Lucke arrived in Baghdad from Kuwait not long after the Iraqi capital was captured by American forces. His new office was located in the Baghdad Convention Center, and during his first few months on the job he often worked 16–hour days for seven days a week, as did many of his 90–member staff. Lucke was responsible for coordinating the work of some 500 independent contractors working to rebuild the country, and the task was enormous. In the waning years of Hussein's three–plus decades in power, the country's infrastructure had been poorly maintained, and international sanctions against Hussein's regime meant that legitimately obtaining crucial electronics components or construction equipment from the rest of the world was almost impossible. Even the vital port city of Umm Qasr had to be dredged before ships carrying direly needed cargo could enter. "We're putting back together a system abused by years of neglect," Lucke told Stanley in the Austin American–Statesman. "It was incredibly degraded."
The first major goal of Lucke's office was to restore full electricity, water, and phone service in Baghdad and the rest of the country. It also worked with international agencies to staff and supply hospitals, and with UNICEF set a target of re–opening 1,000 schools by September of 2003; Lucke was immensely pleased that his team and many others surpassed that number by almost 600. He credited some of the success for his office's undertakings to the resourcefulness of the Iraqis with whom they worked, describing them as a "very capable people," in an interview with Newsweek 's Christian Caryl and John Barry. "They kept all these systems going for decades with very little outside assistance."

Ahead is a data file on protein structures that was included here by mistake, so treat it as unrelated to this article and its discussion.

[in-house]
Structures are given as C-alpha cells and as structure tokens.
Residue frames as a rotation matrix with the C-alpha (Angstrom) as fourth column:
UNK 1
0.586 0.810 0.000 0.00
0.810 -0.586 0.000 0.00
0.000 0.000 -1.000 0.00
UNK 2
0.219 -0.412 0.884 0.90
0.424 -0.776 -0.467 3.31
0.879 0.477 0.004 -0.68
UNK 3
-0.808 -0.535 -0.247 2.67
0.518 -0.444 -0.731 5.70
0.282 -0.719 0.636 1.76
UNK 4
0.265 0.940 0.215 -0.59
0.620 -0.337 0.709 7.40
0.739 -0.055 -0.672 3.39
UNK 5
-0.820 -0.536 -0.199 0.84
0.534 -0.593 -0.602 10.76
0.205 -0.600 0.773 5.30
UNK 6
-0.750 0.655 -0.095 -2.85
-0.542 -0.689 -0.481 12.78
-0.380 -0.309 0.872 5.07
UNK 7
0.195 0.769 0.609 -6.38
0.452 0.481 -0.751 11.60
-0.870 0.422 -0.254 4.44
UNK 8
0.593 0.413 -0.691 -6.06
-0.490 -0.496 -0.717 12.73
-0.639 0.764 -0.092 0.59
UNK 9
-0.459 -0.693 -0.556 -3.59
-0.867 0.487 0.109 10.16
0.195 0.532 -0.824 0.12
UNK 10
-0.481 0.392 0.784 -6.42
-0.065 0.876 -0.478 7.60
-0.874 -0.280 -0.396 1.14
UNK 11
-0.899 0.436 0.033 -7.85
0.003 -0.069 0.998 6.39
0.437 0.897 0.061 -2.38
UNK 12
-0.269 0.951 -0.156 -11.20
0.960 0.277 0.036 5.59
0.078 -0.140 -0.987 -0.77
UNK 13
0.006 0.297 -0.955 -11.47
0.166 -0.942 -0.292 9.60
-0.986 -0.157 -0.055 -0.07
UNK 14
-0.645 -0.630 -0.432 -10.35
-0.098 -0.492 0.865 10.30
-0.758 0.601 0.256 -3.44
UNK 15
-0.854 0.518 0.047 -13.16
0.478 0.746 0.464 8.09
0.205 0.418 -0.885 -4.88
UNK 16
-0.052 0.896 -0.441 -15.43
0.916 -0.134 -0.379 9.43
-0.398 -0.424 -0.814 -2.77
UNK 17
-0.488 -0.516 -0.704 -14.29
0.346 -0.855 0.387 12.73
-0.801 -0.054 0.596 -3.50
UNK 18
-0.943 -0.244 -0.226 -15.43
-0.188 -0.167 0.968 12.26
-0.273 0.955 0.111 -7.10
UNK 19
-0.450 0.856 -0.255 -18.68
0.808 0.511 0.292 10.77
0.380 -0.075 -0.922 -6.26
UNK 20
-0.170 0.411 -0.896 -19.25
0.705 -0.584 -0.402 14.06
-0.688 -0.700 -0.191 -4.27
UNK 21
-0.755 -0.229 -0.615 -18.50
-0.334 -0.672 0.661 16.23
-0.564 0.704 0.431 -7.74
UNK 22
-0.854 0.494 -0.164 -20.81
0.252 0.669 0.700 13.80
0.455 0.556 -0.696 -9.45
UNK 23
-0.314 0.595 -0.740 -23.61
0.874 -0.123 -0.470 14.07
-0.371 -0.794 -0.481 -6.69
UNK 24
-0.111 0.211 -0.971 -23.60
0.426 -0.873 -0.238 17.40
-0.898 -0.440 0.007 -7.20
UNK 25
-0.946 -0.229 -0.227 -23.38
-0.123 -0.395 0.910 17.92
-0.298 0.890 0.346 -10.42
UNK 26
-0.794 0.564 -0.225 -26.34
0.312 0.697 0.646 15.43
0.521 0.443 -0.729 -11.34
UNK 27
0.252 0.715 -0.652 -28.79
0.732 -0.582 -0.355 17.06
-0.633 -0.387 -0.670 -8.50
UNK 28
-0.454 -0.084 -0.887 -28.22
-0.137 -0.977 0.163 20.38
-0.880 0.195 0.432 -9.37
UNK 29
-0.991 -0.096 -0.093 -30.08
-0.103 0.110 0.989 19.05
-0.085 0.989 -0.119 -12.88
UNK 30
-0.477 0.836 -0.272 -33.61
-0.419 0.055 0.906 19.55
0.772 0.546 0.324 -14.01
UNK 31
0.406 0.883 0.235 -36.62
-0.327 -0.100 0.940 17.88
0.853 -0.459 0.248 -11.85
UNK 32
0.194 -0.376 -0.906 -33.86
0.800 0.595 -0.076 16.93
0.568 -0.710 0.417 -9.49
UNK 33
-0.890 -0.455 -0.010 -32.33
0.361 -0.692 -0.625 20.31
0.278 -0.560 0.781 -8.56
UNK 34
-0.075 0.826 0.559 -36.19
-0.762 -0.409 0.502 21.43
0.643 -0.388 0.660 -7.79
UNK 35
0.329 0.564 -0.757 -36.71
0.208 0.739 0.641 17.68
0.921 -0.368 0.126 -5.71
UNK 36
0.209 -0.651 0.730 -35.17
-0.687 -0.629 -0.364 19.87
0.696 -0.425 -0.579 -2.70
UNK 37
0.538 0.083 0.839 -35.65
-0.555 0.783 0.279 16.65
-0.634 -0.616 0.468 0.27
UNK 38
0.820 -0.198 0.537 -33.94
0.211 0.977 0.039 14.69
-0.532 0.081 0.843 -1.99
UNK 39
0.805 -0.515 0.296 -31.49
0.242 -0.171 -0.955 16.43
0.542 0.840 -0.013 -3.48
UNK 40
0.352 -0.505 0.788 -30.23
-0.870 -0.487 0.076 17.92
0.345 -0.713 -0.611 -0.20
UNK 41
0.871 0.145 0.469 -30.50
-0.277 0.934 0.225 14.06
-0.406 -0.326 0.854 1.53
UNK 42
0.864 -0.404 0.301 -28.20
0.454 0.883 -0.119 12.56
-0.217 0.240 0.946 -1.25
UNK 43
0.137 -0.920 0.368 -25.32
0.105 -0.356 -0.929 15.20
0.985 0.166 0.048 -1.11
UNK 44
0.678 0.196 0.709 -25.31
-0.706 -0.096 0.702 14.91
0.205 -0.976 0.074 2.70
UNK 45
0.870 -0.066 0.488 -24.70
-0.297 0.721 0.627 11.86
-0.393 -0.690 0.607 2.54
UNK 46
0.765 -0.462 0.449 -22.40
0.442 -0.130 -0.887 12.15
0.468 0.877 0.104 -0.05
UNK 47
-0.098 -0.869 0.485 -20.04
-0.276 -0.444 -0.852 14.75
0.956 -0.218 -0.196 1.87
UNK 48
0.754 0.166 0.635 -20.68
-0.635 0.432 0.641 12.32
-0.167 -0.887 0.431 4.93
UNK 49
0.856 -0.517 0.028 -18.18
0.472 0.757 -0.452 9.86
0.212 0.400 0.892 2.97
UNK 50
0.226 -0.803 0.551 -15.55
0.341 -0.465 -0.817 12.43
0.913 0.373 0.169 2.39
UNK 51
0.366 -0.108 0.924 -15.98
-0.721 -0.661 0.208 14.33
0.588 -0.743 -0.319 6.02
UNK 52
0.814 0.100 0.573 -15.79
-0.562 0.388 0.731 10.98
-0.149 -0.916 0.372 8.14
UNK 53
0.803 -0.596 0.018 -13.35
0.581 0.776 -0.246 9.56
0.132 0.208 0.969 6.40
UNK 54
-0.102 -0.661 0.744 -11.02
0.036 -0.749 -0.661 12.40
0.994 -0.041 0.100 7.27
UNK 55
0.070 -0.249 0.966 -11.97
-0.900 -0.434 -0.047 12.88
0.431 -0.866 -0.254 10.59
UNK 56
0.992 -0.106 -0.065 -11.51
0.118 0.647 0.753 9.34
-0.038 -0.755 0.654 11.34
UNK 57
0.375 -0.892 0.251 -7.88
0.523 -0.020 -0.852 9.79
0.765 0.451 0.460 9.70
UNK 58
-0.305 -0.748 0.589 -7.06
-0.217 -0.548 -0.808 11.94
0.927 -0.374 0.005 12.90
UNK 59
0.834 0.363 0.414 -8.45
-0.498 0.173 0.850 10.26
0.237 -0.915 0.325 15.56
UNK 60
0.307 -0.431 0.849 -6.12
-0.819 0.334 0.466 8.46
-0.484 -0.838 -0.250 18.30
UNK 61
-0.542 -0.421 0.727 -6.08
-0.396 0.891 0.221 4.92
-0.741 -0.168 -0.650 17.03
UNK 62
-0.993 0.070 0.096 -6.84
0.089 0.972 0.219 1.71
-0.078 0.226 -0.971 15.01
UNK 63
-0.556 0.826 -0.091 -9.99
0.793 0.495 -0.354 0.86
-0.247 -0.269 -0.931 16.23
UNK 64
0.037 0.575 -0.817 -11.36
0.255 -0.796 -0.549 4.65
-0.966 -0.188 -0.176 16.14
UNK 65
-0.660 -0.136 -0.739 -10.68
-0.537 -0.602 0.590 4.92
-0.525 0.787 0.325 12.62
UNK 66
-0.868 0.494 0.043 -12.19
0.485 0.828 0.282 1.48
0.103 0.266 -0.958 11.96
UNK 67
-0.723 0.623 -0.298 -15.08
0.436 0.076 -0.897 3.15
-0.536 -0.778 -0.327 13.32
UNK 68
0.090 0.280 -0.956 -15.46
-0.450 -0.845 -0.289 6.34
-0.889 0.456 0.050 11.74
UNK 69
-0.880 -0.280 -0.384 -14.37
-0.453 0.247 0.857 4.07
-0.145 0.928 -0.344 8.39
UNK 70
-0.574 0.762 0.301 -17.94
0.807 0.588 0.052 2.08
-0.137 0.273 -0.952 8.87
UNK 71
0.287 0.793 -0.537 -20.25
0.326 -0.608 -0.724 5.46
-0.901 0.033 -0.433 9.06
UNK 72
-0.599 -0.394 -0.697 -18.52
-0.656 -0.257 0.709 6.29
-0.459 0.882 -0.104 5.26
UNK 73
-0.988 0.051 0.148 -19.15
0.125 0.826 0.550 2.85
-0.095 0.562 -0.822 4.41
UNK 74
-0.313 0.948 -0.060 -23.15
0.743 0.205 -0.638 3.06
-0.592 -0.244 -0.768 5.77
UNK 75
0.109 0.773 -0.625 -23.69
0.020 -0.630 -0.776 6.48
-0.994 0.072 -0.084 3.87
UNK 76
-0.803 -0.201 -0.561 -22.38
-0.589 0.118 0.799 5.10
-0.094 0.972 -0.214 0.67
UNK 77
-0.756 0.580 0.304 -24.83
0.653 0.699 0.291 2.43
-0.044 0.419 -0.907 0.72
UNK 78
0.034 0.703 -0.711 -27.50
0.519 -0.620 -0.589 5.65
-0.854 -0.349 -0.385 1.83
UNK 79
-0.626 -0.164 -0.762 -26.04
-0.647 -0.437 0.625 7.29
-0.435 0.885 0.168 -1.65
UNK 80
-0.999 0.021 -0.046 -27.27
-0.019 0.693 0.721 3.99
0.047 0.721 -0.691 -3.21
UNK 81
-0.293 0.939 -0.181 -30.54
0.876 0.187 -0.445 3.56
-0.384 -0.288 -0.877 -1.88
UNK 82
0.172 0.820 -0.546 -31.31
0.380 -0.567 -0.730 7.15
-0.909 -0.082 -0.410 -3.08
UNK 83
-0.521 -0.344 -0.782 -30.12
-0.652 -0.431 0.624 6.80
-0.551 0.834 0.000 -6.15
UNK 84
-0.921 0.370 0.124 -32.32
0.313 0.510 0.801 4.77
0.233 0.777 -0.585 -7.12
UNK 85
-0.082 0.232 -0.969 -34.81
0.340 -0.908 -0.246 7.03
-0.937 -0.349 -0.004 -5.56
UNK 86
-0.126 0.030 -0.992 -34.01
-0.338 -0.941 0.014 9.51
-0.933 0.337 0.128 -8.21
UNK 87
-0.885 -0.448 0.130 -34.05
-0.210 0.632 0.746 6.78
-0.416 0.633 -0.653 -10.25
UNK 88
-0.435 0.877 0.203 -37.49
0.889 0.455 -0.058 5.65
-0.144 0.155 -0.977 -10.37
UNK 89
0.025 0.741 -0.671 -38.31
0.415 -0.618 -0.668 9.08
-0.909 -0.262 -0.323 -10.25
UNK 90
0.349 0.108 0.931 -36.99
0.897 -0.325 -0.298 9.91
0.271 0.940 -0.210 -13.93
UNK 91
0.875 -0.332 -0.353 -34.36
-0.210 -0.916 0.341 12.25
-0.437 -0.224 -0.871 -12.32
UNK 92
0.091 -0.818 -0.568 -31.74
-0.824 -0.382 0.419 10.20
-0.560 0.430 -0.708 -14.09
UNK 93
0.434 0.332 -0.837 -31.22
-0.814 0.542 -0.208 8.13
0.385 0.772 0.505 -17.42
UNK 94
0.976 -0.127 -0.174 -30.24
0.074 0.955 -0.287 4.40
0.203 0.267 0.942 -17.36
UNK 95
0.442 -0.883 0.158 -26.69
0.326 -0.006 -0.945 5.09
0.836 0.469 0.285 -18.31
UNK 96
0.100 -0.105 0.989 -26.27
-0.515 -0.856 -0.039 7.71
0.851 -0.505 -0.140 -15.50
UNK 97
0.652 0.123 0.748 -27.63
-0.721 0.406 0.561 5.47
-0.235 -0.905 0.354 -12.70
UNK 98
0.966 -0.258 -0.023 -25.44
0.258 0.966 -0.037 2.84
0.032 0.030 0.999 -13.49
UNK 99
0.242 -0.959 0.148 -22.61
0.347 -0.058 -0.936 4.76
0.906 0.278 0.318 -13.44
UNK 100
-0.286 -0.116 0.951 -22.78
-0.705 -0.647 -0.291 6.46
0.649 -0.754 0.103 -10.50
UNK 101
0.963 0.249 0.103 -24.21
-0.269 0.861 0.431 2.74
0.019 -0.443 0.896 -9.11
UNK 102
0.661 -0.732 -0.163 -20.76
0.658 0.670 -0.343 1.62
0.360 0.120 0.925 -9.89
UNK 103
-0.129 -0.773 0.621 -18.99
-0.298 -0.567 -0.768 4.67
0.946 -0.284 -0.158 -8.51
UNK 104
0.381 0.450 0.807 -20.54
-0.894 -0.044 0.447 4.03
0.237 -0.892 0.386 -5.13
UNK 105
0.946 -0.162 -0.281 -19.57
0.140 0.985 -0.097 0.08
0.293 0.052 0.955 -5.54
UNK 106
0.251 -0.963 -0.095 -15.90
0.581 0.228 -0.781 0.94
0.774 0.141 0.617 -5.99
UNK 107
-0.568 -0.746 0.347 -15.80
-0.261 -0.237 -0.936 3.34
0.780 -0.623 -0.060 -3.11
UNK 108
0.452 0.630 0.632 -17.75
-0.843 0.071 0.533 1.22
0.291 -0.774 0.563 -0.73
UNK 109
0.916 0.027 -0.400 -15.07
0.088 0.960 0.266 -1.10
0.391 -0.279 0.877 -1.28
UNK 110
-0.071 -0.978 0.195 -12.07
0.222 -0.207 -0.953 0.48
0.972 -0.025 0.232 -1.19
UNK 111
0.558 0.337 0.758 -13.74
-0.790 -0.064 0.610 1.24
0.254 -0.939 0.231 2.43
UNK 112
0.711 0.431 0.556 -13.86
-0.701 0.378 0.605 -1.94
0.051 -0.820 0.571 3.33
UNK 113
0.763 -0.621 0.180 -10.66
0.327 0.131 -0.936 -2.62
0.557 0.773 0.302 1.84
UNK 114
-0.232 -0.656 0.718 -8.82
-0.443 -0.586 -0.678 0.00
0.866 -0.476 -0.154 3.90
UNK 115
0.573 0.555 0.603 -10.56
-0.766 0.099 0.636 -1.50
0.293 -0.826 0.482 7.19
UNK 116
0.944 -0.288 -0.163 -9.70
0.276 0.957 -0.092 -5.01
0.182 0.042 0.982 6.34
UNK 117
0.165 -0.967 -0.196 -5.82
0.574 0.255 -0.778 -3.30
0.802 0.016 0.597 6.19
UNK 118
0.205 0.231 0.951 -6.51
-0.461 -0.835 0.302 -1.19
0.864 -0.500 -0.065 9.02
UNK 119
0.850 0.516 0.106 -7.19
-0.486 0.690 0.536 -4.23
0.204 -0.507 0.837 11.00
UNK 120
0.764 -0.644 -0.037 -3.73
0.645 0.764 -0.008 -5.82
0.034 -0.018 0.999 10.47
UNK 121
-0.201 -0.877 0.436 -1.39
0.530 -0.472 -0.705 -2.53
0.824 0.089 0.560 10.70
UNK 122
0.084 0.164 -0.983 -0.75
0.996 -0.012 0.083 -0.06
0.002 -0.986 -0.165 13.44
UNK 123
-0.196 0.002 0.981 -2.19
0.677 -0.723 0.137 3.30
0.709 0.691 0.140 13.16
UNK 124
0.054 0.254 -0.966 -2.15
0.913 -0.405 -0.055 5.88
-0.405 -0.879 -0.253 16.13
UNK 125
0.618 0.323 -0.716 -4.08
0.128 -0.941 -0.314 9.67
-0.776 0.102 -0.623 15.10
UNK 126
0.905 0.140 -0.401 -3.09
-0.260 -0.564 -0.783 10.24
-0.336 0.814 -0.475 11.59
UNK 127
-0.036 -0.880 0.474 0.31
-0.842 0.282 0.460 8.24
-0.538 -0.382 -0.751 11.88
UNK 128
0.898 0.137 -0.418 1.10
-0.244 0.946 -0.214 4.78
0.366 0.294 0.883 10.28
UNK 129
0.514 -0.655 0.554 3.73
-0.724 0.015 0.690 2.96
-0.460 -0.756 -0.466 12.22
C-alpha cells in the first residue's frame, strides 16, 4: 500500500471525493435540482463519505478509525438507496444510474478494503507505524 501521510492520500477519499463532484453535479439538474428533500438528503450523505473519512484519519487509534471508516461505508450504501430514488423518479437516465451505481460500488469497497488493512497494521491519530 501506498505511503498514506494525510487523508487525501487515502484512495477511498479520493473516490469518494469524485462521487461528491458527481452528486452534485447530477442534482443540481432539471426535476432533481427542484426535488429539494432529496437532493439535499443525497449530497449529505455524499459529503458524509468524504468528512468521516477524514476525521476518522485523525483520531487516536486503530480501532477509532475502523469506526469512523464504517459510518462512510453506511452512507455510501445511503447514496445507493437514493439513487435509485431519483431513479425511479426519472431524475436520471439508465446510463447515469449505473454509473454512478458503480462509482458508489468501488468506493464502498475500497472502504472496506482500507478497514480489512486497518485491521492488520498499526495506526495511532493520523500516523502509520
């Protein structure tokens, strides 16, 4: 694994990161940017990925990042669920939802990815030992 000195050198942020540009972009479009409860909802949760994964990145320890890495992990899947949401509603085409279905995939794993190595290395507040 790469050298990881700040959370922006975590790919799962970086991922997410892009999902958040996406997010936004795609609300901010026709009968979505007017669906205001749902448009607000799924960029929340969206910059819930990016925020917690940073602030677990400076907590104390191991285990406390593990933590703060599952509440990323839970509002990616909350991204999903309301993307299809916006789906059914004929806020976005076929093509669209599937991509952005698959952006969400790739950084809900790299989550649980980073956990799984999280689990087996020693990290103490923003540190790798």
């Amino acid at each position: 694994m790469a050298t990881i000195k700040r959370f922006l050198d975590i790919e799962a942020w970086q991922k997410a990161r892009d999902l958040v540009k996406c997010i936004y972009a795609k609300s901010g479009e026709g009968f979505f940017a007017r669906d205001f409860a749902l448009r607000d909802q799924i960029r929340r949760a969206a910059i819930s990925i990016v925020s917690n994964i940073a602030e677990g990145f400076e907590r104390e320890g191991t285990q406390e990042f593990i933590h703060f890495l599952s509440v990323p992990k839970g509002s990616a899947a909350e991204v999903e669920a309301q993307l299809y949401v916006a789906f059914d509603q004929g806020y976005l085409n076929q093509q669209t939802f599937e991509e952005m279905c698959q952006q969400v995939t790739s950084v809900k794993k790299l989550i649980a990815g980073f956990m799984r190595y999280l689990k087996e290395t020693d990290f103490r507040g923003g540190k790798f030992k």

Lucke's office also oversaw the immunization of children and encouraged Iraqis to form neighborhood advisory councils that could take care of trash collection and other badly needed services. Fixing rail lines and the highway system was next on his office's agenda. "It has been humbling," he admitted to Forbes writer Nathan Vardi. "However much time you spend planning something like this, being able to put it together on the ground is complex and depends on things that are not in your control."
In the fall of 2003, Lucke returned to Austin for a brief respite—noting it would be his only chance to see his son play with his high school football team that season—and was dismayed by the grim tone of the news coverage about the rebuilding of Iraq. "There's just an incredible amount of productive stuff going on over there, with a lot of Iraqi participation," he told the Austin American–Statesman 's Stanley. "To come here and see it portrayed as a failure in the making—it's very superficial and inaccurate."
The dangers of Lucke's job intensified when he returned, with hostilities reaching a crisis point in April of 2004, the first anniversary of the White House–declared victory in Iraq. Lucke's office is located inside the heavily guarded Green Zone, and when outside of it he usually wears a bulletproof vest and travels in an armored vehicle. He had no plans to leave, and cautioned that the United States should not, either. "The thing we have to struggle against is the American tendency to think this is like a baseball game, you play a few hours and you win or you lose," he told the Newsweek journalists. "This is a long–term process."
Waiting for Rain: Life and Development in Mali, West Africa, Christopher Publishing House, 1998.
Austin American–Statesman, October 4, 2003, p. A1.
Forbes, May 26, 2003, p. 62.
Newsweek, November 3, 2003, p. 34.
"Lewis W. Lucke," http://www.whitehouse.gov/government/lucke–bio.html (April 26, 2004).
— Carol Brennan